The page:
Saturday, March 21, 2009

Switching the Hive Bodies, New Bottom Board

Before: After:
(1) Come spring, if you have two deeps (two hive bodies, or two boxes), the bees will have mostly moved up into the top box. We switched the top and bottom boxes to give them upwards room to grow. The queen's job in spring is to make lots of baby bees to do the work of the active season. (I'm not counting the very top box in this account, since it is a feeder rather than a hive body.)
(2) There were still two frames full of honey on the outside of the inhabited on either side. Since the bees still cluster in the middle when it is cold, they can't get to the honey if it is outside the cluster, so we took those frames and switched them with the two center frames of the emptyish box, which puts them now right above the cluster of bees. Top and center, ready to eat.
(3) We replaced the solid wood bottom board with a fancy screened bottom board. The screen will allow more ventilation, and will also help with reducing pests in the hive and doing studies to see how many mites and beetles and such are in the hive to begin with.
More on that later.
(4) The mason jar sugar feeder is still in that top box. It was a quarter full earlier in the week and was empty today. I'll make some more sugar water in the next hour or so to put in there tonight. We'll medicate the sugar water again to treat their ongoing stomach bug...see the telltale poopage on the front of the hive in this last picture?

Stomach bug or no, there were LOTS of bees in the hive. They're looking healthy and active on the whole.

Saturday, March 7, 2009

Bugs and Babies

Good news and bad news in the bee yard. First the bad news. I think my bees have Nosema, a stomach bug common in spring. Bees get it when they've been cooped up in their hive during cold spells. The brown smudges around the entrance indicate they might have upset tummies. The first good news...I have medicine for them. I mixed in 1/4 teaspoon of Fumagilin-B with their next bottle of sugar water, so they'll take it with their food. We put this bottle of medicated food on this afternoon.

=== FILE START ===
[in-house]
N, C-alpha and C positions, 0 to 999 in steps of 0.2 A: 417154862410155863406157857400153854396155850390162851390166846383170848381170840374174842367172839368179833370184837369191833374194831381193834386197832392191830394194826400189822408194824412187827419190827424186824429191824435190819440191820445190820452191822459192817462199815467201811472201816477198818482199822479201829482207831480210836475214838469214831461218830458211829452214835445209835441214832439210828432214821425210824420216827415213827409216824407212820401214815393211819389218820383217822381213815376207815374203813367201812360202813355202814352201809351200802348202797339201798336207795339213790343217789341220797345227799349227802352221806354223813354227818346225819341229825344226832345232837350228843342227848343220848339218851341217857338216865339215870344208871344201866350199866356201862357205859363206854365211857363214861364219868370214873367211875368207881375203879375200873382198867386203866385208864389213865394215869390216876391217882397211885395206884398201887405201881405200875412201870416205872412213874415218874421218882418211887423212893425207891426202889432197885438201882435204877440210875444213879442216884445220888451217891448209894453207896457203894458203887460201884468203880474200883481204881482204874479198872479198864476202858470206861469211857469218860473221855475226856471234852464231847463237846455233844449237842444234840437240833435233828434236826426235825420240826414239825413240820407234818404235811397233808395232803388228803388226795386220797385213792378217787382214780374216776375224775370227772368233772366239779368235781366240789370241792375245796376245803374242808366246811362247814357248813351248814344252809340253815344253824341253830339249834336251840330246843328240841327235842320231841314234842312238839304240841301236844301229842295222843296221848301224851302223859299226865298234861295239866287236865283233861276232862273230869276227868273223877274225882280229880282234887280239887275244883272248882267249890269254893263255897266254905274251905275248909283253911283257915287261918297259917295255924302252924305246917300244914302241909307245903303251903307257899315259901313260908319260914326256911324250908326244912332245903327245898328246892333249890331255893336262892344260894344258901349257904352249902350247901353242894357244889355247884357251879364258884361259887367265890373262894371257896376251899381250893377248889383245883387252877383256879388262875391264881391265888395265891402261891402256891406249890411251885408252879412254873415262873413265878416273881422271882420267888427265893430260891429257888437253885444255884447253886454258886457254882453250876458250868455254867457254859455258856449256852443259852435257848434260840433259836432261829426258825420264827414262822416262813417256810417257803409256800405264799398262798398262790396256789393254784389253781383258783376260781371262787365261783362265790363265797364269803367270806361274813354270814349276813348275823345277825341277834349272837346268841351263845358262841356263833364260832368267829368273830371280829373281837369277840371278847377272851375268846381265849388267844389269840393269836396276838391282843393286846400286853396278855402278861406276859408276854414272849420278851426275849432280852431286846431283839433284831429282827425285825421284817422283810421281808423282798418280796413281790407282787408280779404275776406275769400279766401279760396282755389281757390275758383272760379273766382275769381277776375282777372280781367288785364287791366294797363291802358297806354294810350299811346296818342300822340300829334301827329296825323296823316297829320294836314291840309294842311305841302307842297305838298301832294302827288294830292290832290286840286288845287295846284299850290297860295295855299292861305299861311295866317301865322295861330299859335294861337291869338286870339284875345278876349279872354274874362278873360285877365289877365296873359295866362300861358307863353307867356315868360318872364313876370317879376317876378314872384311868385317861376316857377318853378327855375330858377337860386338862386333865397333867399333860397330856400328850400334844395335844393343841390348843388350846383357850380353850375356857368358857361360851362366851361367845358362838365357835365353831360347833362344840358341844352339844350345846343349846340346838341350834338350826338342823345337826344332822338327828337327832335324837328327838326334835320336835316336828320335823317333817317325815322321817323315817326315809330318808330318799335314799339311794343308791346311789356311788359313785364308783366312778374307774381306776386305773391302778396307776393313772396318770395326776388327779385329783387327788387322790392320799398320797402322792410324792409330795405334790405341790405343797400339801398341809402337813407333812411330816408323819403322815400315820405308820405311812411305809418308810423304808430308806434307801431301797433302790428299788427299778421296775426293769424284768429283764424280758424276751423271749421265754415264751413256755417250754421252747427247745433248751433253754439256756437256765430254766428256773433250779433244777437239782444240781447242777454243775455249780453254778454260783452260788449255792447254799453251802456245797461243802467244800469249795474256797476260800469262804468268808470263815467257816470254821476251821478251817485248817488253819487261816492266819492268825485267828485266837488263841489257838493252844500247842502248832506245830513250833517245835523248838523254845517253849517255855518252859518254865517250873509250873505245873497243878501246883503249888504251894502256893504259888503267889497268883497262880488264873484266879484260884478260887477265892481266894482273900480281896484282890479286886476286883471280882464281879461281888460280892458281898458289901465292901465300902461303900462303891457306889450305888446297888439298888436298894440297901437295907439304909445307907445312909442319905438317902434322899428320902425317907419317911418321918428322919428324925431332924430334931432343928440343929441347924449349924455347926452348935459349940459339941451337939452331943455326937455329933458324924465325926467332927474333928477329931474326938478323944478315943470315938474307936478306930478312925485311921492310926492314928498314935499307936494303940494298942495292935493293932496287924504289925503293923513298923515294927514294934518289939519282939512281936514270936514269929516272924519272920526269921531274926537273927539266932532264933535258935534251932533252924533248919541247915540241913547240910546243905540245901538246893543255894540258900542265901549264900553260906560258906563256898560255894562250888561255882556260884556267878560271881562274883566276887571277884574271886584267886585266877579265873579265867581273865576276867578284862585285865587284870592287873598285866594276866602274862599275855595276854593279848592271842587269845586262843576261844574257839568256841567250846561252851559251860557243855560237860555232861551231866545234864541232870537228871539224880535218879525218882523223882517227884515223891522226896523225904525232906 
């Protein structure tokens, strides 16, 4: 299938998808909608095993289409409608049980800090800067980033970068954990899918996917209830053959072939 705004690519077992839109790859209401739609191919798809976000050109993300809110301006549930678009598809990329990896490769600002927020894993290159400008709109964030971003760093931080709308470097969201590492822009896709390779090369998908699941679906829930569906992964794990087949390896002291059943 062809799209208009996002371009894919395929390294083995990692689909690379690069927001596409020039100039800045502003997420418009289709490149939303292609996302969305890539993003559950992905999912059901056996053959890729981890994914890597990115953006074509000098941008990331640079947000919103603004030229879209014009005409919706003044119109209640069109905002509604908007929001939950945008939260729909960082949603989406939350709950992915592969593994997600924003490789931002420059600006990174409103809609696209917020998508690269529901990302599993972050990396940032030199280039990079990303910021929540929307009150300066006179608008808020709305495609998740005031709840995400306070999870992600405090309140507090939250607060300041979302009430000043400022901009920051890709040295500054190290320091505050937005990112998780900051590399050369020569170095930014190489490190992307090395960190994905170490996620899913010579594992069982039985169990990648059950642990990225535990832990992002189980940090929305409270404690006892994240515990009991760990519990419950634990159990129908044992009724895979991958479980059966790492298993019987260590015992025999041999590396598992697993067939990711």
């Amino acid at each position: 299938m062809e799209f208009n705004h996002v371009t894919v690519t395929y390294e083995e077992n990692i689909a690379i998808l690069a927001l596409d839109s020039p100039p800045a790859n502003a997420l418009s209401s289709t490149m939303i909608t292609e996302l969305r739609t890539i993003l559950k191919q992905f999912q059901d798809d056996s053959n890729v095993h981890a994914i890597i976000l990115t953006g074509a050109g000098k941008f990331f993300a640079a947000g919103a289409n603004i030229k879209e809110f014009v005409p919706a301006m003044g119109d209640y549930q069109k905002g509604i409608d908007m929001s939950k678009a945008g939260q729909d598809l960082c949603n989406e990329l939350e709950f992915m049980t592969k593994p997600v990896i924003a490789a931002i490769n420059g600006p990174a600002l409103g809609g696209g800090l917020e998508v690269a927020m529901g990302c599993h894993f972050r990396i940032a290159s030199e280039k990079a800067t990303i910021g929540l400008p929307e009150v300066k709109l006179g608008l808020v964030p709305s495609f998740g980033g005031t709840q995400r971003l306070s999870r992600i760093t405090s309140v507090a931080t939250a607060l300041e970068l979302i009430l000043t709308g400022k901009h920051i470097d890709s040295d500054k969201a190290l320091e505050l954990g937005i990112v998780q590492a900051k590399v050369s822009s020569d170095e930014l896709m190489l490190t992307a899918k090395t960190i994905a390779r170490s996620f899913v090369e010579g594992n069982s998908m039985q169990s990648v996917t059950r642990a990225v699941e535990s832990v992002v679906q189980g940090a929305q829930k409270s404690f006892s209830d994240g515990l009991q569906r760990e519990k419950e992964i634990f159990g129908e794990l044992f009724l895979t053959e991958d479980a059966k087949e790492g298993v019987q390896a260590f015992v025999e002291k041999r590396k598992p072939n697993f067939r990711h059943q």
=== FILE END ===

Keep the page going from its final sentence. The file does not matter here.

Better news...while we were out there, we inspected inside the hive and found many good things. The picture below shows the nursery...with shiny white larvae and tiny white eggs and brown capped brood. Plus nurse bees attending the babies. The eggs and larvae indicate that the queen is alive and well....but there was also a brief queen spotting. She ducked down in the hive before we could take her picture, but she is definitely in there!
More good news...the bees have lots of stored pollen (the bright yellow patches, below) and honey. The honey on this picture is the dark brown to the right.

This is the top of the assistant bee keeper's head, and a whole frame of honey.

Soon we will go back out and switch the hive bodies, putting the now empty lower box on top and the active top box on bottom. Bees like to move UP. We'll also switch out the solid wood bottom board for a fancy screened bottom board. More on that later.

Monday, March 2, 2009

March 1 snow

The bees are snuggled in their hive...hopefully 92 degrees in their cluster. We went out once last night and once today to poke the snow out of their entrance hole. Last night there were two bees frozen in the slush at the entrance.